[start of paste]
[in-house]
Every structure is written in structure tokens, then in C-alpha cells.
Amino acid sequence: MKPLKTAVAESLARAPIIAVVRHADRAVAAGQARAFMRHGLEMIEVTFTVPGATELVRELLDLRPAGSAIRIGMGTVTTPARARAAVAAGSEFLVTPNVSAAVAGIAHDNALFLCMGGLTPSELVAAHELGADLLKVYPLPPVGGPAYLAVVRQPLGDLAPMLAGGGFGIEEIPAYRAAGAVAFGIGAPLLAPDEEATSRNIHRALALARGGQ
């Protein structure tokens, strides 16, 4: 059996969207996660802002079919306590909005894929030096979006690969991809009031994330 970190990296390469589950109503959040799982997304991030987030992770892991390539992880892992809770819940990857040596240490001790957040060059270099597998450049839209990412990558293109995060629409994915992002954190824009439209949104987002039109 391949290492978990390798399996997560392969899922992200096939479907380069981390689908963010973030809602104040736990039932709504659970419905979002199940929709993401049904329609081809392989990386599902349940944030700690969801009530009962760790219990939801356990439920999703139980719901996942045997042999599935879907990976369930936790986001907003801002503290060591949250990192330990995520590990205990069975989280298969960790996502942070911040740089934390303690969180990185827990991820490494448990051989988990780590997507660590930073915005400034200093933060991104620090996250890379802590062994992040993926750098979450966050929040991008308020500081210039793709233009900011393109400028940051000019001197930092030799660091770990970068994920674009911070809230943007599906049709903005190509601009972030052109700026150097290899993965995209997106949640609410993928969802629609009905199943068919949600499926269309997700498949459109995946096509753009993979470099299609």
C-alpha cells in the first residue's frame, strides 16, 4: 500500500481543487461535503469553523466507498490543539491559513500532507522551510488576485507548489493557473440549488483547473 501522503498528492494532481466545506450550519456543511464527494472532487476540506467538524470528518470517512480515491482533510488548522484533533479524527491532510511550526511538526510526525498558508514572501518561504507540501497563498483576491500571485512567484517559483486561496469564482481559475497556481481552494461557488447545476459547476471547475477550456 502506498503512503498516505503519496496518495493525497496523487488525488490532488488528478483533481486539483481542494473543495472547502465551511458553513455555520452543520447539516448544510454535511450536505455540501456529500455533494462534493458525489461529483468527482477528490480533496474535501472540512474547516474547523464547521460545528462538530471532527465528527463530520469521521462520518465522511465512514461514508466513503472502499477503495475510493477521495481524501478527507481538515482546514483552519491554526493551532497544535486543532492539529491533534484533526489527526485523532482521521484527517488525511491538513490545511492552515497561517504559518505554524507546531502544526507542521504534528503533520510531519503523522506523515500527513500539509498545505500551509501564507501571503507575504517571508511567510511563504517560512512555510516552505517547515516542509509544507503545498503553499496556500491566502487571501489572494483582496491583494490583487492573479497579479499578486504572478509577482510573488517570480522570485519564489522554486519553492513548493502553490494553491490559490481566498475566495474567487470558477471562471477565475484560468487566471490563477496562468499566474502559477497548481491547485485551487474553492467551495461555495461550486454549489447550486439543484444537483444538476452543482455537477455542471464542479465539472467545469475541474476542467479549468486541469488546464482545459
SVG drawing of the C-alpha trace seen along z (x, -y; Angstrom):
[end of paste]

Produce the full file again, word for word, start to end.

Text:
[in-house]
Every structure is written in structure tokens, then in C-alpha cells.
Amino acid sequence: MKPLKTAVAESLARAPIIAVVRHADRAVAAGQARAFMRHGLEMIEVTFTVPGATELVRELLDLRPAGSAIRIGMGTVTTPARARAAVAAGSEFLVTPNVSAAVAGIAHDNALFLCMGGLTPSELVAAHELGADLLKVYPLPPVGGPAYLAVVRQPLGDLAPMLAGGGFGIEEIPAYRAAGAVAFGIGAPLLAPDEEATSRNIHRALALARGGQ
């Protein structure tokens, strides 16, 4: 059996969207996660802002079919306590909005894929030096979006690969991809009031994330 970190990296390469589950109503959040799982997304991030987030992770892991390539992880892992809770819940990857040596240490001790957040060059270099597998450049839209990412990558293109995060629409994915992002954190824009439209949104987002039109 391949290492978990390798399996997560392969899922992200096939479907380069981390689908963010973030809602104040736990039932709504659970419905979002199940929709993401049904329609081809392989990386599902349940944030700690969801009530009962760790219990939801356990439920999703139980719901996942045997042999599935879907990976369930936790986001907003801002503290060591949250990192330990995520590990205990069975989280298969960790996502942070911040740089934390303690969180990185827990991820490494448990051989988990780590997507660590930073915005400034200093933060991104620090996250890379802590062994992040993926750098979450966050929040991008308020500081210039793709233009900011393109400028940051000019001197930092030799660091770990970068994920674009911070809230943007599906049709903005190509601009972030052109700026150097290899993965995209997106949640609410993928969802629609009905199943068919949600499926269309997700498949459109995946096509753009993979470099299609």
C-alpha cells in the first residue's frame, strides 16, 4: 500500500481543487461535503469553523466507498490543539491559513500532507522551510488576485507548489493557473440549488483547473 501522503498528492494532481466545506450550519456543511464527494472532487476540506467538524470528518470517512480515491482533510488548522484533533479524527491532510511550526511538526510526525498558508514572501518561504507540501497563498483576491500571485512567484517559483486561496469564482481559475497556481481552494461557488447545476459547476471547475477550456 502506498503512503498516505503519496496518495493525497496523487488525488490532488488528478483533481486539483481542494473543495472547502465551511458553513455555520452543520447539516448544510454535511450536505455540501456529500455533494462534493458525489461529483468527482477528490480533496474535501472540512474547516474547523464547521460545528462538530471532527465528527463530520469521521462520518465522511465512514461514508466513503472502499477503495475510493477521495481524501478527507481538515482546514483552519491554526493551532497544535486543532492539529491533534484533526489527526485523532482521521484527517488525511491538513490545511492552515497561517504559518505554524507546531502544526507542521504534528503533520510531519503523522506523515500527513500539509498545505500551509501564507501571503507575504517571508511567510511563504517560512512555510516552505517547515516542509509544507503545498503553499496556500491566502487571501489572494483582496491583494490583487492573479497579479499578486504572478509577482510573488517570480522570485519564489522554486519553492513548493502553490494553491490559490481566498475566495474567487470558477471562471477565475484560468487566471490563477496562468499566474502559477497548481491547485485551487474553492467551495461555495461550486454549489447550486439543484444537483444538476452543482455537477455542471464542479465539472467545469475541474476542467479549468486541469488546464482545459
SVG drawing of the C-alpha trace seen along z (x, -y; Angstrom):